Posted by: Omar C. Garcia | September 1, 2018

My Heart Takes Me Places

A defining moment — these are the words that describe what happened to my heart as I traveled by train across the Gobi Desert in 1998. As the train made its way from Ulanbator, the capital of Mongolia, to Beijing, I read the book of Acts and reflected on the movement of the gospel from Jerusalem to the ends of the earth.

The last command of Jesus was simple and strategic — tell the story at home and then move toward those who have yet to hear the good news.

Although it took the stoning of Stephen to get the ball rolling, it did not take long for the church to embrace the last command of Jesus and for the movement to pick up steam. The church scattered and the gospel started to make its way across Asia Minor and beyond.

As my train rhythmically swayed its way toward Beijing, I sensed a new resolve in my heart — to move in the direction of those who had yet to hear the good news and to use my influence to motivate others to do the same. My heart was being drawn toward people with limited or no access to the gospel.

This past week I ventured to Rwanda to work with David Leatherwood, a Kingsland member who moved there to do kingdom work and who shares my heart for hard places. My friends James Meredith and Jay Jackson joined me on this kingdom adventure to strategize on how to reach those who subsist in villages along the Congo-Nile Trail in Rwanda’s Western Province on the eastern side of Lake Kivu.

Our plan — to use mountain bikes to venture into the mountains in order to connect with the people who live there. Simple. And when these bikes are not being used for this purpose, to set up a business to rent the bikes to adventurers interested in biking the Congo-Nile Trail. This will generate money to help this new ministry to become self-sustaining.

My friends and I assembled fifteen mountain bikes and outfitted them with panniers. Then we ventured out to personally see what it will take, logistically, to pull this off in this beautiful country known as the land of a thousand hills.

We began with a trip to a point on Lake Kivu where we met the boat that would take us to the starting point of our trek. A thunder storm showed up ten minutes after we did and turned our one-hour boat trip into a two-hour-plus excursion on a lake caught in the teeth of a storm. We arrived shivering and soaking wet and lost our first opportunity to visit the villages.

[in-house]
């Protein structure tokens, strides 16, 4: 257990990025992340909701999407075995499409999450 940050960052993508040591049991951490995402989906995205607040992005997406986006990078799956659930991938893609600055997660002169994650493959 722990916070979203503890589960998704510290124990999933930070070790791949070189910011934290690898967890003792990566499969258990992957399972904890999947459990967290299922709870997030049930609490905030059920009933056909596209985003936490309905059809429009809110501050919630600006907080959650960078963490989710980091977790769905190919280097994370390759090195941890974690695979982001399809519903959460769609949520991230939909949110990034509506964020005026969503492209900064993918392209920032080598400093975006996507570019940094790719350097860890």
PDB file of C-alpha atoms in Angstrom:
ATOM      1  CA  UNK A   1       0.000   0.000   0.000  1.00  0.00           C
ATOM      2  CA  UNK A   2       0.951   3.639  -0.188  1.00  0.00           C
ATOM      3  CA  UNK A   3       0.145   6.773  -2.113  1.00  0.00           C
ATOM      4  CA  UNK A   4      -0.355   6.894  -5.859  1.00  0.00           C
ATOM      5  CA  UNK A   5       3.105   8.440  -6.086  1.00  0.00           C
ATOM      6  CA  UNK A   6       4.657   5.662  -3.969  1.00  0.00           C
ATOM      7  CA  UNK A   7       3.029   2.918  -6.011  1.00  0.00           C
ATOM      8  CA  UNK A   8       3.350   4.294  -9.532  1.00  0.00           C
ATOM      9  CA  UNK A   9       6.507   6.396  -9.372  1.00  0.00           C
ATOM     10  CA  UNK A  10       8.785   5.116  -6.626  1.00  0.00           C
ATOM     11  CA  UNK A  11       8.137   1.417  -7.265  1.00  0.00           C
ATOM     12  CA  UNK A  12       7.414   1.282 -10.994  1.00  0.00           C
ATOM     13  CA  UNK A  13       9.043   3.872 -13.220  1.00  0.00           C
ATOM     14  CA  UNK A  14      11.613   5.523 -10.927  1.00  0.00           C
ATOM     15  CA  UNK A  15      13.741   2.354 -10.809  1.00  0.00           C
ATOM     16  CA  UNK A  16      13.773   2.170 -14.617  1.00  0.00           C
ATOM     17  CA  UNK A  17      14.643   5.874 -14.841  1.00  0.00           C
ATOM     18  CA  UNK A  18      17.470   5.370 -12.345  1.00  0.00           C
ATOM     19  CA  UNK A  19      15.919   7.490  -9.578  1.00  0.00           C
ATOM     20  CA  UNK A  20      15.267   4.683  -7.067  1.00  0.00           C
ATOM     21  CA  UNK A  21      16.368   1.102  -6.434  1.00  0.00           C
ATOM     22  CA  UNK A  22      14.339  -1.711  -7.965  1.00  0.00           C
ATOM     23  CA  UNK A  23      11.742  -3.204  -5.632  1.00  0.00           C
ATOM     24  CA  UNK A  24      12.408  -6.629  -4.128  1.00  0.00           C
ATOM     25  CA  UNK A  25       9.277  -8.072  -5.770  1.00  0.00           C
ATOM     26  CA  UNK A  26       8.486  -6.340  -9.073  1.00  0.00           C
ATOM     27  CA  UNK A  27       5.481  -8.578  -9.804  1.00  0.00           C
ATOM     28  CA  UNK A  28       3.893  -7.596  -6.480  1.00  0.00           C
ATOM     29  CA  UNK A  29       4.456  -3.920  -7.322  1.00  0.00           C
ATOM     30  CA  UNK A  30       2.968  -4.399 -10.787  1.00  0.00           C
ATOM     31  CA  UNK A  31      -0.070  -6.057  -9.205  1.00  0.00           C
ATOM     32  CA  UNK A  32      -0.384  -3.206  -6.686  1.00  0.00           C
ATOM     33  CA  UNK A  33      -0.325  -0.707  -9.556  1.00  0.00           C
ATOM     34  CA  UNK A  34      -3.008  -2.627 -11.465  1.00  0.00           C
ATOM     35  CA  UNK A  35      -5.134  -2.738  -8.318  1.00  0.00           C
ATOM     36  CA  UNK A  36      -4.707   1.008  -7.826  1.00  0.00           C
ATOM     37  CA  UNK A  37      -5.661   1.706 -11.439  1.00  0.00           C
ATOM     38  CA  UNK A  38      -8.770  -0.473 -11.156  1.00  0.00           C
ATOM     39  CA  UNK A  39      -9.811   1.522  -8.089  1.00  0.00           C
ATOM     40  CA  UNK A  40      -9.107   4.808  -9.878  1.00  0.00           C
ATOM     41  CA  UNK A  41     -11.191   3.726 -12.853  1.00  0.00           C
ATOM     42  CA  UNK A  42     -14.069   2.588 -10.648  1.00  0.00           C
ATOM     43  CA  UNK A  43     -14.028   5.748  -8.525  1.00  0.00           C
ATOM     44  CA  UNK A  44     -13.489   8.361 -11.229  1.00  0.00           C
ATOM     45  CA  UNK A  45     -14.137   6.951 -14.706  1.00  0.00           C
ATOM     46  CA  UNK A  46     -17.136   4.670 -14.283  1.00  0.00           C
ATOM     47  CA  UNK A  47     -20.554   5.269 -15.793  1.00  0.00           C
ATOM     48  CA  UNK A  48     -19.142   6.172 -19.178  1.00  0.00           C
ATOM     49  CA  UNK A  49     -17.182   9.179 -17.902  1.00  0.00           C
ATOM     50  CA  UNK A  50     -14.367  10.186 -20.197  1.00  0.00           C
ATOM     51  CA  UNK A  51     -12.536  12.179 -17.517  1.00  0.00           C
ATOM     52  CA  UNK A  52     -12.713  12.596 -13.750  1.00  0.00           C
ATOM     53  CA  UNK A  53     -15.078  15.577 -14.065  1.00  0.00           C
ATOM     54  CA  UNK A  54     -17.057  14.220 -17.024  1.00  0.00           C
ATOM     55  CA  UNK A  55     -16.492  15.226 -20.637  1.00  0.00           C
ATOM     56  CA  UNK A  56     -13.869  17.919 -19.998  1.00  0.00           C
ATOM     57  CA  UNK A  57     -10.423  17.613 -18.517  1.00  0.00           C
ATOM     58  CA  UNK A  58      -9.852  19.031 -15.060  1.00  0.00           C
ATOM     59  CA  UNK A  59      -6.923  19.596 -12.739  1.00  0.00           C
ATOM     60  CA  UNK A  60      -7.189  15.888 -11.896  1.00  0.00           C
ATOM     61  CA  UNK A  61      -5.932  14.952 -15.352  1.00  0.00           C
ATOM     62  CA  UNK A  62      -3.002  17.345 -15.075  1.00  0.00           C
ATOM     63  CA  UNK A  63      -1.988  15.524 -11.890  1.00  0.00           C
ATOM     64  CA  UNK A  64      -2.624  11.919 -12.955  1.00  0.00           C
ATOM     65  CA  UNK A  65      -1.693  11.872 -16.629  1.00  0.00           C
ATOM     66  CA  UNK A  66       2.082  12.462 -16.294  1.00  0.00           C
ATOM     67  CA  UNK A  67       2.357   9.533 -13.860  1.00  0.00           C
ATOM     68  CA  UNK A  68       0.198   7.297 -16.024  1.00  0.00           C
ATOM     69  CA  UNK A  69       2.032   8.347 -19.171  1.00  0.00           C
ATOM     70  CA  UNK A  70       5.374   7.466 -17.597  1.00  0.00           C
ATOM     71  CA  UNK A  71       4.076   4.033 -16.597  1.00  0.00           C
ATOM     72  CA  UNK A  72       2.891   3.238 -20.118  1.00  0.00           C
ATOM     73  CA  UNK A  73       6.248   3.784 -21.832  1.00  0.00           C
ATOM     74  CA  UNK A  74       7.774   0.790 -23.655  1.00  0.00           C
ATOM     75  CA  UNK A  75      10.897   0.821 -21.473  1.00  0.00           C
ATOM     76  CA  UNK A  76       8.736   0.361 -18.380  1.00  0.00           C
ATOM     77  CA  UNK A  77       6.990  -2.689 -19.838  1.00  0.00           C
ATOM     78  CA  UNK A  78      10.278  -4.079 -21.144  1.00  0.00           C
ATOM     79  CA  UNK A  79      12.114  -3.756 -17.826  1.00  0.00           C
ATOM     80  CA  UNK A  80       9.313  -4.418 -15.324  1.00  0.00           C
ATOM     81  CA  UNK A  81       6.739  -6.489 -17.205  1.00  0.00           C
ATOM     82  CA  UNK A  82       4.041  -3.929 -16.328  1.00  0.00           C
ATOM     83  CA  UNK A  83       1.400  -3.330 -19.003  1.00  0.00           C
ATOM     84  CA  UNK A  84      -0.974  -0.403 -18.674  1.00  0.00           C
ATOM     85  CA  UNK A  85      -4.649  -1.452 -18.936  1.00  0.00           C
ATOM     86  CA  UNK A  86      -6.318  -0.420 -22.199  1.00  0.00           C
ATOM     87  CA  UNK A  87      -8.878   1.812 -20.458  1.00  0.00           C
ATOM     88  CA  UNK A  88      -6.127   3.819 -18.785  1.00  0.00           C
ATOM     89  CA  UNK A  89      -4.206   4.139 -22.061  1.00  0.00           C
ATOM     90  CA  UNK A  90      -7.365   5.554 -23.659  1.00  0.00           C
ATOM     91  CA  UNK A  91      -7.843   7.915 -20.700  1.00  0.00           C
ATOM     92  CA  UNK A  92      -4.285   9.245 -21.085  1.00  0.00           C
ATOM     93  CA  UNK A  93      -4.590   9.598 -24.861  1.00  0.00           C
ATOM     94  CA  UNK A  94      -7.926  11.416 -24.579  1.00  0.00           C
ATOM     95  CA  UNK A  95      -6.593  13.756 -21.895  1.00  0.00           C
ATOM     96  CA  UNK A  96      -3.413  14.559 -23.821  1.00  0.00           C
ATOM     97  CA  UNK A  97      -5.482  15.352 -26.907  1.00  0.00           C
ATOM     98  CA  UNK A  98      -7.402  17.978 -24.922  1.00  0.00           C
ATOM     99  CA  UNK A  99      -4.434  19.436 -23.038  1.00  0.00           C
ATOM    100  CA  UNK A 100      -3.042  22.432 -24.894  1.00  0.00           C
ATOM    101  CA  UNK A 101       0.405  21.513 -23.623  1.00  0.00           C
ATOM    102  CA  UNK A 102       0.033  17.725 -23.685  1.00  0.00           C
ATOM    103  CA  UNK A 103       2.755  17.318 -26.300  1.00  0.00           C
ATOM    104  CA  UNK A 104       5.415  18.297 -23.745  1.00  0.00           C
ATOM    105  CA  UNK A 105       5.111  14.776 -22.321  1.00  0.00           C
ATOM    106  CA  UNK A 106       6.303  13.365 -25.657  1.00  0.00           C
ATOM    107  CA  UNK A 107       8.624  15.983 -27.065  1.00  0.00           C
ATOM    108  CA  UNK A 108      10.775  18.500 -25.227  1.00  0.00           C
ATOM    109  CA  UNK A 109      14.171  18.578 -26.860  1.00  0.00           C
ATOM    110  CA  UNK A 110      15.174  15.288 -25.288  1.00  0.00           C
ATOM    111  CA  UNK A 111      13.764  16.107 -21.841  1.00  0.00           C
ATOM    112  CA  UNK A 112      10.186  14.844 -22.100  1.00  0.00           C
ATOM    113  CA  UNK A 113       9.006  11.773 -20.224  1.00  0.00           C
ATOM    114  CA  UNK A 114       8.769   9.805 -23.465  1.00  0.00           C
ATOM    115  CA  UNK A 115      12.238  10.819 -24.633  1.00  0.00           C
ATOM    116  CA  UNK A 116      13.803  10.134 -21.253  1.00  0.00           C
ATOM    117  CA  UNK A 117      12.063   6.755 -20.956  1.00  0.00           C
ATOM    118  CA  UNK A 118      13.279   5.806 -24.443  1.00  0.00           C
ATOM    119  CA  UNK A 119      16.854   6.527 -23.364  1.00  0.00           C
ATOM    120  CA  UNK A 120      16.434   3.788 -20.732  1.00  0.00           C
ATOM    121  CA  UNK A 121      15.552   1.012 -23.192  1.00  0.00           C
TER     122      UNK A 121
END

The next morning we had an early breakfast, packed our wet gear, and started our trek. It became immediately apparent that we had dived into the deep end of the pool as we mostly peddled and pushed our bikes up steep trails. Starting at mile-high elevation, we gained more than 1,700-hundred feet in elevation in the first mile and a half. Painful. Before the end of the day we peaked at an elevation gain of 3,900-feet. Also painful.

The people in the villages along the trail live in one of the most magnificent places I have ever visited — and one of the hardest. The sad reality is that it takes longer for the gospel to make it to people who live in hard places. And unless we are willing to be inconvenienced and do hard things, then people who live in inconvenient and hard places will likely not hear about Jesus. Very sad.

We met lots of beautiful people along a forty-mile stretch of the trail. This involved a lot of technical riding in what can only be described as an epic trail in mountain biking lingo. This was the hardest ride any of us had done to date. But, painful as it was, every mile gave us greater insight into the possibilities of reaching people.

I have learned over the years that the best insight comes when we are onsite. This scouting mission confirmed as much.

At the end of the day we sat around the table, exhausted and dirty and without much appetite but hungry to converse about how to reach the villages along the trail. We now had a better and totally realistic idea. But it all hinges on connecting with people who want to do something hard for the kingdom — whose heart is leading them to venture to inconvenient places.

Our partner has already submitted his business plan to the government. This next week a government official will visit him to look at his stable of bikes and to ask a few more questions before approving the business. Once that is done then he will set things in motion — hosting kingdom-minded adventurers who will saddle up to take the good news to hard places.

The story of Acts is still unfolding as the gospel continues to make its way to the ends of the earth. We have the incredible opportunity to be a part of that story as we join countless Christ-followers through the centuries whose heart took them to hard places. Because they were willing to do so the gospel reached us. May we allow God to use us to do the same for those still waiting to hear along the Congo-Nile Trail and beyond.


Responses

  1. Omar: That is so neat. Glad to see James and Jay going along to help the Leatherwoods. Love the pics and I can’t believe this one was harder than Chihuahua dessert trails.

    • Hey Selim. Thought about you and how much you would have enjoyed riding and meeting the people along the way. Definitely much harder than the Chihuahuan Desert.


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